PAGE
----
Senate Republicans block Obama’s anti-gun nominee
For the second time in two years, Republicans in the U.S. Senate blocked the judicial nomination of Caitlin Halligan, who they say is radically anti-gun.
Halligan, originally nominated to the U.S. Court of Appeals for the District of Columbia Circuit by President Barack Obama in 2010, received 51 votes Wednesday morning primarily from Senate Democrats, but that total failed to clear the 60-vote threshold needed to stop a GOP filibuster.
Only Republican Sen. Lisa Murskowski of Alaska sided with Democrats on the vote. She says judicial nominees deserve an up-or-down vote.
This is the second time Republicans have blocked Halligan’s appointment on the Senate floor. The first came in December 2011, when 45 Republicans successfully filibustered the nod.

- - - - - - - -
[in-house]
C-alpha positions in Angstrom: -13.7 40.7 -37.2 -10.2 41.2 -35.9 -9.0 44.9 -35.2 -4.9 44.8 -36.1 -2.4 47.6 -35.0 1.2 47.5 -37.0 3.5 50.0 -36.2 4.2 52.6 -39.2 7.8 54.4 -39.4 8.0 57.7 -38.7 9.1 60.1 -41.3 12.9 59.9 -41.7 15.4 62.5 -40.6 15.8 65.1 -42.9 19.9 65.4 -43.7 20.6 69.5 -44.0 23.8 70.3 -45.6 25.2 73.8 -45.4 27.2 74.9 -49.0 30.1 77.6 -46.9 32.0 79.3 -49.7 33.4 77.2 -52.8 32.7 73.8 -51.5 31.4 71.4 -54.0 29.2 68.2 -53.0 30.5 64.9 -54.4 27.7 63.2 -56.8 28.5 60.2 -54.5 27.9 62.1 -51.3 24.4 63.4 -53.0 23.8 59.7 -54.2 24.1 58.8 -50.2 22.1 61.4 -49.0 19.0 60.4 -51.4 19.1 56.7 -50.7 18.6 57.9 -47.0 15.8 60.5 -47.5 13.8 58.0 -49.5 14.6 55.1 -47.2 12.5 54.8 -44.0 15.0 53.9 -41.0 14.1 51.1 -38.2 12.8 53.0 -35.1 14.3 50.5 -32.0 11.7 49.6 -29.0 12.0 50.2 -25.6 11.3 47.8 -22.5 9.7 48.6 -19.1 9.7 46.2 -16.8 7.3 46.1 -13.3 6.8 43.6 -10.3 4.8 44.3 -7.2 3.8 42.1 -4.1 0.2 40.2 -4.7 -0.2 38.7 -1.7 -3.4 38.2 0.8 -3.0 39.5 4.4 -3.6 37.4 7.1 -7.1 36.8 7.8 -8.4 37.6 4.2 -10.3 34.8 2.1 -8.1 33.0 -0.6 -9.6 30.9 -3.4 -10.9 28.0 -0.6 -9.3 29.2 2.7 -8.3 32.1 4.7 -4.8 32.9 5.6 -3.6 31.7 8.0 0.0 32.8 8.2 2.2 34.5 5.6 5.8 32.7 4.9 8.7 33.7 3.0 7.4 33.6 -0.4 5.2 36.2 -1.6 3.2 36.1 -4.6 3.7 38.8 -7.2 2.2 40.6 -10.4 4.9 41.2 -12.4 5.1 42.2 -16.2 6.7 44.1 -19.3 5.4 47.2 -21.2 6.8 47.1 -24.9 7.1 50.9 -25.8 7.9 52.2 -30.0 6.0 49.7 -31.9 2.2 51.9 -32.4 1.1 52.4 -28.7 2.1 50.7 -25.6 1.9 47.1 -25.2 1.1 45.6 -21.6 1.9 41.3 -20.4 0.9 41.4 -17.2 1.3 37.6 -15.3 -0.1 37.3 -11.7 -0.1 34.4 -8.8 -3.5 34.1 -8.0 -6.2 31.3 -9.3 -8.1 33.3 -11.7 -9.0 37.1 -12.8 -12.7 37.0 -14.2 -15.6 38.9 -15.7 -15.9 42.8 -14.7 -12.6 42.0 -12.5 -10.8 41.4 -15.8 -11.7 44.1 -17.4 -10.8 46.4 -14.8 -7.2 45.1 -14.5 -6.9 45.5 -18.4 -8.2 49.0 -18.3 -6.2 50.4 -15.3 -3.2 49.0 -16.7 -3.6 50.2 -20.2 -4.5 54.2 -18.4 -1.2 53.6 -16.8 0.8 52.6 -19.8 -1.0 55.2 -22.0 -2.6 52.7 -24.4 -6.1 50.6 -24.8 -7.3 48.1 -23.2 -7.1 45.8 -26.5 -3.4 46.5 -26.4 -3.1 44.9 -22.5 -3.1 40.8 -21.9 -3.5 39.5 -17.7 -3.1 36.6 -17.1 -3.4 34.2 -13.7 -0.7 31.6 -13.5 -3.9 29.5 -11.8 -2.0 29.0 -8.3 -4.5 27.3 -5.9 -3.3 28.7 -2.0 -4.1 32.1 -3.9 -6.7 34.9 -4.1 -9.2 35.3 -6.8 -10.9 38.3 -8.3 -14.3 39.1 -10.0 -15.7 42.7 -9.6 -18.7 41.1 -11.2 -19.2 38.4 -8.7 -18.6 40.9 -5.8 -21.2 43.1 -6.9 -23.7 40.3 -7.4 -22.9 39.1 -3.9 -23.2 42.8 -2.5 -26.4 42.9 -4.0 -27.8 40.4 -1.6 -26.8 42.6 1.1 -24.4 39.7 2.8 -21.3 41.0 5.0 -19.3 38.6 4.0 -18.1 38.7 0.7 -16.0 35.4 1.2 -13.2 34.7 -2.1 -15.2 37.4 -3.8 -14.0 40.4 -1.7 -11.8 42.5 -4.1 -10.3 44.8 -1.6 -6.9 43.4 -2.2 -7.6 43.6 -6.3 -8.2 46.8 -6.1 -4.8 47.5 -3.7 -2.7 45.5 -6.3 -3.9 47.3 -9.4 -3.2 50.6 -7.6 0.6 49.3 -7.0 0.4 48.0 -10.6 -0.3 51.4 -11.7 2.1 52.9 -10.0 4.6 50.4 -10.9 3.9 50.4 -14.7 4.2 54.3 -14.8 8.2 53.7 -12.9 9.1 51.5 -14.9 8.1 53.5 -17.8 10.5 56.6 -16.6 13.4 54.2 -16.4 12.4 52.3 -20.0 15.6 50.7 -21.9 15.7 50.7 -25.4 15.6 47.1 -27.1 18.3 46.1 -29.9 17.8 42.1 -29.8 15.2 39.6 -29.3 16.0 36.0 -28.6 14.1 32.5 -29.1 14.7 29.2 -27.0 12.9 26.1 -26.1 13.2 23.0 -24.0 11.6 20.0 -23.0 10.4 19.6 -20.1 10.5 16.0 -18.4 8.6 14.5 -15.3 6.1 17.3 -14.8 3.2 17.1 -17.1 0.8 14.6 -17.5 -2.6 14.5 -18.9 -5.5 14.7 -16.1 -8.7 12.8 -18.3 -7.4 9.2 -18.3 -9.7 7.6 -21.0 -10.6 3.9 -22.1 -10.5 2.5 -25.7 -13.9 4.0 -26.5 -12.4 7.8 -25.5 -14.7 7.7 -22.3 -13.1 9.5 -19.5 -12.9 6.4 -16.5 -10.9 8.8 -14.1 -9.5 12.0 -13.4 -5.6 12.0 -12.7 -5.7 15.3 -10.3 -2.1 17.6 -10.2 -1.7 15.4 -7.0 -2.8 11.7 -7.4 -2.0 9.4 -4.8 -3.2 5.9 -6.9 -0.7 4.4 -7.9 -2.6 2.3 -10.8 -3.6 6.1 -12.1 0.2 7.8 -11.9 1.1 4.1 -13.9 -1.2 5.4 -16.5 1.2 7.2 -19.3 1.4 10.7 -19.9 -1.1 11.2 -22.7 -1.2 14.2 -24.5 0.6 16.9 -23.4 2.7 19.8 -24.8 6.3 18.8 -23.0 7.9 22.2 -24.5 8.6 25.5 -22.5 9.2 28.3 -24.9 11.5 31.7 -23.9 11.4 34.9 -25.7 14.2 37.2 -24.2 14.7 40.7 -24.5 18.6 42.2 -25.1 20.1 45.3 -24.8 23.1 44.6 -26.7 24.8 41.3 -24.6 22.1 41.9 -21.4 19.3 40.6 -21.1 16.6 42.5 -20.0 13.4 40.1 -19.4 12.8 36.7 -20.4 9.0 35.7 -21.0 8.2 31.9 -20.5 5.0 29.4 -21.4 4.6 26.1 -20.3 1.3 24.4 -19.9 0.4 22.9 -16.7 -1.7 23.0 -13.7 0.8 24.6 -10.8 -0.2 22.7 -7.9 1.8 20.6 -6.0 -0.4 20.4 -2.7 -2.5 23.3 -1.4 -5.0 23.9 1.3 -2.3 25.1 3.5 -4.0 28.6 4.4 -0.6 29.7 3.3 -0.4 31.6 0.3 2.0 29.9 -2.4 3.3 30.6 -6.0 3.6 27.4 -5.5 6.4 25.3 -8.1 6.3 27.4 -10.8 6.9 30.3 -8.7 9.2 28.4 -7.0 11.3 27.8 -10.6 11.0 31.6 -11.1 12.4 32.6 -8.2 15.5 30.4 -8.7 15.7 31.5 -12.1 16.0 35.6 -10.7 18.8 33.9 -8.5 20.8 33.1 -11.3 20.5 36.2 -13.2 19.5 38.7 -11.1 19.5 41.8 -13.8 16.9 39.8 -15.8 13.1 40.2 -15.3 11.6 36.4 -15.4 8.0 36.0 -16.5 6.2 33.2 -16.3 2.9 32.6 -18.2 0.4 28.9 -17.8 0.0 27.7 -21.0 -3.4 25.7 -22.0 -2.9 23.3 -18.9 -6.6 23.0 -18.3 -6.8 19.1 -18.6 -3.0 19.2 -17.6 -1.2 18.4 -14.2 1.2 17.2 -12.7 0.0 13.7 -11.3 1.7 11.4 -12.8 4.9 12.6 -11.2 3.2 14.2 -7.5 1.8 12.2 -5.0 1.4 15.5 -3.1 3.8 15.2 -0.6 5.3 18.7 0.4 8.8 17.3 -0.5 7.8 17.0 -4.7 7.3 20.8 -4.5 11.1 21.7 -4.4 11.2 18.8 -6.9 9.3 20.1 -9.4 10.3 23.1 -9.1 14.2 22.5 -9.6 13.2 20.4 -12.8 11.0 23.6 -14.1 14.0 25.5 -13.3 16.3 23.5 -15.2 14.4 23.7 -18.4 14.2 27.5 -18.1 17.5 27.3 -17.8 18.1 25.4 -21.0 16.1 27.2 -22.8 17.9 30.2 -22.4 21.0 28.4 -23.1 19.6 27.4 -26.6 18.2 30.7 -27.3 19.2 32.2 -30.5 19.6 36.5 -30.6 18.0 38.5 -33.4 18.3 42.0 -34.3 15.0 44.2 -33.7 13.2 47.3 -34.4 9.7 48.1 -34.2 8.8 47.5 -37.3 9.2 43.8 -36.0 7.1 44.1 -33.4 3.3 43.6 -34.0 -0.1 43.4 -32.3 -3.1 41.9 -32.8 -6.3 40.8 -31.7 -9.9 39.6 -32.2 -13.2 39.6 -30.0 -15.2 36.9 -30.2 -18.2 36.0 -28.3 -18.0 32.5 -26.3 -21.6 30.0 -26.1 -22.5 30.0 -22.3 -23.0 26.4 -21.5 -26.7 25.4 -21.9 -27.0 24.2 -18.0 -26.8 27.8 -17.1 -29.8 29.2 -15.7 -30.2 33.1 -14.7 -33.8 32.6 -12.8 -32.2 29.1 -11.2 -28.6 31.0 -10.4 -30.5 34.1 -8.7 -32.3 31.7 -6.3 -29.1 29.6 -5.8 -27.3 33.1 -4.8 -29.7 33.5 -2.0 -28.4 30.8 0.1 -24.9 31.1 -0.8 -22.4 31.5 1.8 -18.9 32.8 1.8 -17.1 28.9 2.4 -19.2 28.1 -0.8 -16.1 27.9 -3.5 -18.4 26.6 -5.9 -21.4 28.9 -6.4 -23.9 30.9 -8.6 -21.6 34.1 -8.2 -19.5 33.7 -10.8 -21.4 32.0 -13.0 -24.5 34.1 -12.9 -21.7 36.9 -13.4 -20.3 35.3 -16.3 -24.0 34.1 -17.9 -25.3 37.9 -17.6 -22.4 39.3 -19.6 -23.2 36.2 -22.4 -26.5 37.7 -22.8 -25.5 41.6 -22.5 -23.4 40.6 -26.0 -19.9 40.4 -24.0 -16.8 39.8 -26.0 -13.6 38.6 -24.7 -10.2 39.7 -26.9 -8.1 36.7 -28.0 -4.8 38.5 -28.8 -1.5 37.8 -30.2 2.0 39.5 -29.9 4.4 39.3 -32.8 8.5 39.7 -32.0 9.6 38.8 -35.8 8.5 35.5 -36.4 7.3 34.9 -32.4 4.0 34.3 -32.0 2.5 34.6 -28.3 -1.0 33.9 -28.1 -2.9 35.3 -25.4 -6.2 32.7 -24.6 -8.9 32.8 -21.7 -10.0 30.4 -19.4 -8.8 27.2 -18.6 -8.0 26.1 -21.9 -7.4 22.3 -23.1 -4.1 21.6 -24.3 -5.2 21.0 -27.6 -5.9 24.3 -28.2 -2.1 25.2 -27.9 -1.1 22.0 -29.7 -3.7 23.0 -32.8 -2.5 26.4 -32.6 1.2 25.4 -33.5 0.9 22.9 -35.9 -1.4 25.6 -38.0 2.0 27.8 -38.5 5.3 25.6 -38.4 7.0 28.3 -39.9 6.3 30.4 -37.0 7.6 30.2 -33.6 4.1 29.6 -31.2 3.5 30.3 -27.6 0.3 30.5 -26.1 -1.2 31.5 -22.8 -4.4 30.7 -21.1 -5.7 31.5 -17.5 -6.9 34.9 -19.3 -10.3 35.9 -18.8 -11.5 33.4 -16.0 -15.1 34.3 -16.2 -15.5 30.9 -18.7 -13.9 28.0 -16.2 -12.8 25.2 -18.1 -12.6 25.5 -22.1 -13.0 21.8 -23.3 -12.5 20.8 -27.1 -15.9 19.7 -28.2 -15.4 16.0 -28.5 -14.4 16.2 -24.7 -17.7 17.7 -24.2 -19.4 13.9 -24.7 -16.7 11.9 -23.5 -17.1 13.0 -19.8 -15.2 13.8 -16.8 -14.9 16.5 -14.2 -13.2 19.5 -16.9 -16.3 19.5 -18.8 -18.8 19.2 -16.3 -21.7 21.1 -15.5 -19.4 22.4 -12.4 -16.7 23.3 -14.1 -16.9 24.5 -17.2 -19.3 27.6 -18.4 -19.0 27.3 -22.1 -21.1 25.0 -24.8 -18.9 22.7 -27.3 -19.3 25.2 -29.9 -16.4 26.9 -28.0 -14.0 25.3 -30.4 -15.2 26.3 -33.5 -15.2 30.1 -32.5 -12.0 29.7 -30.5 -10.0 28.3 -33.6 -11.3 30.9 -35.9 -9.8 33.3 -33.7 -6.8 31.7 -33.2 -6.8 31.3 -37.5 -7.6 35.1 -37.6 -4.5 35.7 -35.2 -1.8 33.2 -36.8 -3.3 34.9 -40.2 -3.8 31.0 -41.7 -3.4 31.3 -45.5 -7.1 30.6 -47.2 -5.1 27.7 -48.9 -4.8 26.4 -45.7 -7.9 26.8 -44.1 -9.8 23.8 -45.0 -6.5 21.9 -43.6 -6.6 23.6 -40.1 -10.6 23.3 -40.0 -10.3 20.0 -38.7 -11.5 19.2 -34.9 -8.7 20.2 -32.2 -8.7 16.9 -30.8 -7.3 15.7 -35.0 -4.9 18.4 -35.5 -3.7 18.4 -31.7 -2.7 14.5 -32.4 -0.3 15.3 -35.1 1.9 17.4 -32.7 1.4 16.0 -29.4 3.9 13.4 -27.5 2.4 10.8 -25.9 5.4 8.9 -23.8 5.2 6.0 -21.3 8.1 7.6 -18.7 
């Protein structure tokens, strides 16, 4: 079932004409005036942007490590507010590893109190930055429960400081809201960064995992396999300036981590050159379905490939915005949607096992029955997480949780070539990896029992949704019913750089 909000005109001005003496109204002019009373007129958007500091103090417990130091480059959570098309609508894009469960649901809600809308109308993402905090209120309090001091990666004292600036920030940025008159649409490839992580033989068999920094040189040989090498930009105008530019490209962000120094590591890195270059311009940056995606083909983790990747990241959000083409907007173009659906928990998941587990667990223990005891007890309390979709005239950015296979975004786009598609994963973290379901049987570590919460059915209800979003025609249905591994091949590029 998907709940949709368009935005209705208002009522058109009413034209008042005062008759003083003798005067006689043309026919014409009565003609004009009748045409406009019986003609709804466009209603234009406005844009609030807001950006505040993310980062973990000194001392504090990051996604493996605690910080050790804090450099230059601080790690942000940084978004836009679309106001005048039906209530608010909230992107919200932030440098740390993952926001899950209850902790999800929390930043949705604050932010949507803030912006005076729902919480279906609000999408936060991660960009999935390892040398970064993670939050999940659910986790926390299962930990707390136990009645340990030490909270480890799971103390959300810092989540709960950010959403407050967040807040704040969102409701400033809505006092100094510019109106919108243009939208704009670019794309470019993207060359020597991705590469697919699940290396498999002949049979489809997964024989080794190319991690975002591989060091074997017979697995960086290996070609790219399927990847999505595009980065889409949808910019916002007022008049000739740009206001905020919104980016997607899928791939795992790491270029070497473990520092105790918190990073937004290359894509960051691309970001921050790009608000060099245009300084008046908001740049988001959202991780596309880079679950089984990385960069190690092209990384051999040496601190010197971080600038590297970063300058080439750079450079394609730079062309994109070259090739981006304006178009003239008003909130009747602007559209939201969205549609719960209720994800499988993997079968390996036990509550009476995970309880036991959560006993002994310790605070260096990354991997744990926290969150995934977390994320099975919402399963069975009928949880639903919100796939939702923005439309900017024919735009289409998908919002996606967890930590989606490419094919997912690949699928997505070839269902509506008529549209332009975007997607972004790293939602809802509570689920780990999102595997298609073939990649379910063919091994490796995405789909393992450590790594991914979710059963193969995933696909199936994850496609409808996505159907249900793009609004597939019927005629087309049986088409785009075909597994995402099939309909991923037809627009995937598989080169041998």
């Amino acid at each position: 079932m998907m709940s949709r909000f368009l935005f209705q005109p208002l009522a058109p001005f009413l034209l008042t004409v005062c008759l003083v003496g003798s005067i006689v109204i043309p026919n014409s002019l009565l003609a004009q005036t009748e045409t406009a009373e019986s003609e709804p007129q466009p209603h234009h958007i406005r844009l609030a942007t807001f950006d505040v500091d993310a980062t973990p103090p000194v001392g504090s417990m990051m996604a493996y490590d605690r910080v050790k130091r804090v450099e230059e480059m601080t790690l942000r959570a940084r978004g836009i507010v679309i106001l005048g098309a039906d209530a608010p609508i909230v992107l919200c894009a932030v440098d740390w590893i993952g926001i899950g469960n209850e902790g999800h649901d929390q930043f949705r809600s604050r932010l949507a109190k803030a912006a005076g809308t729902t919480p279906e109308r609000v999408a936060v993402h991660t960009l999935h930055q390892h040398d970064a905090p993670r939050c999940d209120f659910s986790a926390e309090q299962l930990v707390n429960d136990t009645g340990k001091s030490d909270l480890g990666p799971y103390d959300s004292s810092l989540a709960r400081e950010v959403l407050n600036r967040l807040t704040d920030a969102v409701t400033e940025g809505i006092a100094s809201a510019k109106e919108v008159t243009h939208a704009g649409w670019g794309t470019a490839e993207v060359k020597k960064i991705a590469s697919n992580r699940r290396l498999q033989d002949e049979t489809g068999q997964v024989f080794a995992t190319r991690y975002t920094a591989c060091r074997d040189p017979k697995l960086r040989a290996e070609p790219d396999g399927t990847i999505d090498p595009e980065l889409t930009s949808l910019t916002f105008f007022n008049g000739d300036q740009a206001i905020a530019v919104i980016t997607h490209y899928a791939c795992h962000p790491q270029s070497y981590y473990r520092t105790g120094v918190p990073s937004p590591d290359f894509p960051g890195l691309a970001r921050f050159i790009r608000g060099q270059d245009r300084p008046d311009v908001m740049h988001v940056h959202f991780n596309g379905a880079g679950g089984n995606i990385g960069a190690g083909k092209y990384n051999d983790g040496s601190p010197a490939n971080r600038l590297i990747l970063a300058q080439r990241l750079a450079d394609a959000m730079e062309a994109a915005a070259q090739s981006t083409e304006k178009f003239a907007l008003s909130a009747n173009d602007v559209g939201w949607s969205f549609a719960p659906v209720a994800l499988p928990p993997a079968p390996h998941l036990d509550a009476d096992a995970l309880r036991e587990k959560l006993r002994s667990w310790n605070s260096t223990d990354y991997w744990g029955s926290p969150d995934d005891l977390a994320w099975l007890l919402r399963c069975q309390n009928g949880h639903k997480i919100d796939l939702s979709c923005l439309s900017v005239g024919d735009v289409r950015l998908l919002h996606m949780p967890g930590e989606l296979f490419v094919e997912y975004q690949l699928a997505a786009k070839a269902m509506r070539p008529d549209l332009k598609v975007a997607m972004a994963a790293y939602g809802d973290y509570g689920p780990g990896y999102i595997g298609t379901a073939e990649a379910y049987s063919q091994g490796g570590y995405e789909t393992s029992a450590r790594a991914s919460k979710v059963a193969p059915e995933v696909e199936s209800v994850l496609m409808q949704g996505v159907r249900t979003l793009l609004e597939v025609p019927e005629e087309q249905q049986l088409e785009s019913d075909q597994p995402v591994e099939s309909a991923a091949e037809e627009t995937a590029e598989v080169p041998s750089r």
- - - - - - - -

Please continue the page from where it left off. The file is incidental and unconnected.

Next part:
While Halligan proponents believe she’s properly qualified for the powerful appellate court, often seen as a stepping stone to the U.S. Supreme Court, Republicans say her gun views are extremist and that she’s engaged in judicial activism throughout her public career.
Iowa GOP Sen. Chuck Grassley, ranking member of the Senate Judiciary Committee, criticized Halligan’s attempts to hold gun manufacturers liable for crimes committed with their products in two cases, 2001’s New York v. Sturm, Ruger Co., and 2006’s New York City v. Beretta.
“Those lawsuits are a prime example of how activists on the far left try to use the courts to affect social policy changes that they are unable to achieve through the ballot box,” Grassley said. “That is why I believe those lawsuits represented not only bad policy, but more broadly, an activist approach to the law.”